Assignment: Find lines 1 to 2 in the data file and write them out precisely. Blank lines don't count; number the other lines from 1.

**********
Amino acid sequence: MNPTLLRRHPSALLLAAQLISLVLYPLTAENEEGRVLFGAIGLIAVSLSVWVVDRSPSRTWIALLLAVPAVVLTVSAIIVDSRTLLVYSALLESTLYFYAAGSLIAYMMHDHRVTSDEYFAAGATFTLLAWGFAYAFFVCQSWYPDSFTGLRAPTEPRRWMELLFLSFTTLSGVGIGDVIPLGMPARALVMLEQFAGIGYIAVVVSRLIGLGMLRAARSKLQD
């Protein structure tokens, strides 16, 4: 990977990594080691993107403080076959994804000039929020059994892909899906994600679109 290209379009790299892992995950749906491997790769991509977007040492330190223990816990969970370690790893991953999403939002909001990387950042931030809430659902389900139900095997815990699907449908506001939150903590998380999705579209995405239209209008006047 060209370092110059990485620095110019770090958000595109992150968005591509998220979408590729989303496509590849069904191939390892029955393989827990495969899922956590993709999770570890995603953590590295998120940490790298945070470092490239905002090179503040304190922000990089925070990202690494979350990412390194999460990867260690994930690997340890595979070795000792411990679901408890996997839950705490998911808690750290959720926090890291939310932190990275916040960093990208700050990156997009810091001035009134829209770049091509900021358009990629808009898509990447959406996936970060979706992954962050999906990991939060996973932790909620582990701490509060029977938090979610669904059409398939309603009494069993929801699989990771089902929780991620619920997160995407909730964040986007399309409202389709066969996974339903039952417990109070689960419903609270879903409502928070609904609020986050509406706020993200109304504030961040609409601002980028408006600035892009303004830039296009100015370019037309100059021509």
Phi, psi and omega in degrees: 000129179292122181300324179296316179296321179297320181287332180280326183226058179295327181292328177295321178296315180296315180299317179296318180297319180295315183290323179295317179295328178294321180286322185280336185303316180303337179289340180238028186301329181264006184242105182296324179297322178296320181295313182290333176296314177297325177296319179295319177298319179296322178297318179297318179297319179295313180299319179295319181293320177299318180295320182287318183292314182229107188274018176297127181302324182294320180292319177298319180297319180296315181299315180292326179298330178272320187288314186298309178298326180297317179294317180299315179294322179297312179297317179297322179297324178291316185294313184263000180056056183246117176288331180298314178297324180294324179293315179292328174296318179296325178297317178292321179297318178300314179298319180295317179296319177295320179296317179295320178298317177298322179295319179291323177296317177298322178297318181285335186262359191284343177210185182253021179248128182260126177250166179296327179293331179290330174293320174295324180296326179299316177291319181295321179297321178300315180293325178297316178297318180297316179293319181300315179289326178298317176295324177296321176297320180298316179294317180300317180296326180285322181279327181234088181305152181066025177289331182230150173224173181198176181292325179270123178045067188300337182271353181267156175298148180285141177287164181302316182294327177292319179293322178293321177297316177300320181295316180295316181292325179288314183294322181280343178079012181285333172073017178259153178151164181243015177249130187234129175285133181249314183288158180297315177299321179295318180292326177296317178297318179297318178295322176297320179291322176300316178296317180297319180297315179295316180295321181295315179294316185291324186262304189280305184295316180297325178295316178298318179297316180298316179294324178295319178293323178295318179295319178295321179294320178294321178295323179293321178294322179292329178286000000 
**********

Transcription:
Amino acid sequence: MNPTLLRRHPSALLLAAQLISLVLYPLTAENEEGRVLFGAIGLIAVSLSVWVVDRSPSRTWIALLLAVPAVVLTVSAIIVDSRTLLVYSALLESTLYFYAAGSLIAYMMHDHRVTSDEYFAAGATFTLLAWGFAYAFFVCQSWYPDSFTGLRAPTEPRRWMELLFLSFTTLSGVGIGDVIPLGMPARALVMLEQFAGIGYIAVVVSRLIGLGMLRAARSKLQD
């Protein structure tokens, strides 16, 4: 990977990594080691993107403080076959994804000039929020059994892909899906994600679109 290209379009790299892992995950749906491997790769991509977007040492330190223990816990969970370690790893991953999403939002909001990387950042931030809430659902389900139900095997815990699907449908506001939150903590998380999705579209995405239209209008006047 060209370092110059990485620095110019770090958000595109992150968005591509998220979408590729989303496509590849069904191939390892029955393989827990495969899922956590993709999770570890995603953590590295998120940490790298945070470092490239905002090179503040304190922000990089925070990202690494979350990412390194999460990867260690994930690997340890595979070795000792411990679901408890996997839950705490998911808690750290959720926090890291939310932190990275916040960093990208700050990156997009810091001035009134829209770049091509900021358009990629808009898509990447959406996936970060979706992954962050999906990991939060996973932790909620582990701490509060029977938090979610669904059409398939309603009494069993929801699989990771089902929780991620619920997160995407909730964040986007399309409202389709066969996974339903039952417990109070689960419903609270879903409502928070609904609020986050509406706020993200109304504030961040609409601002980028408006600035892009303004830039296009100015370019037309100059021509």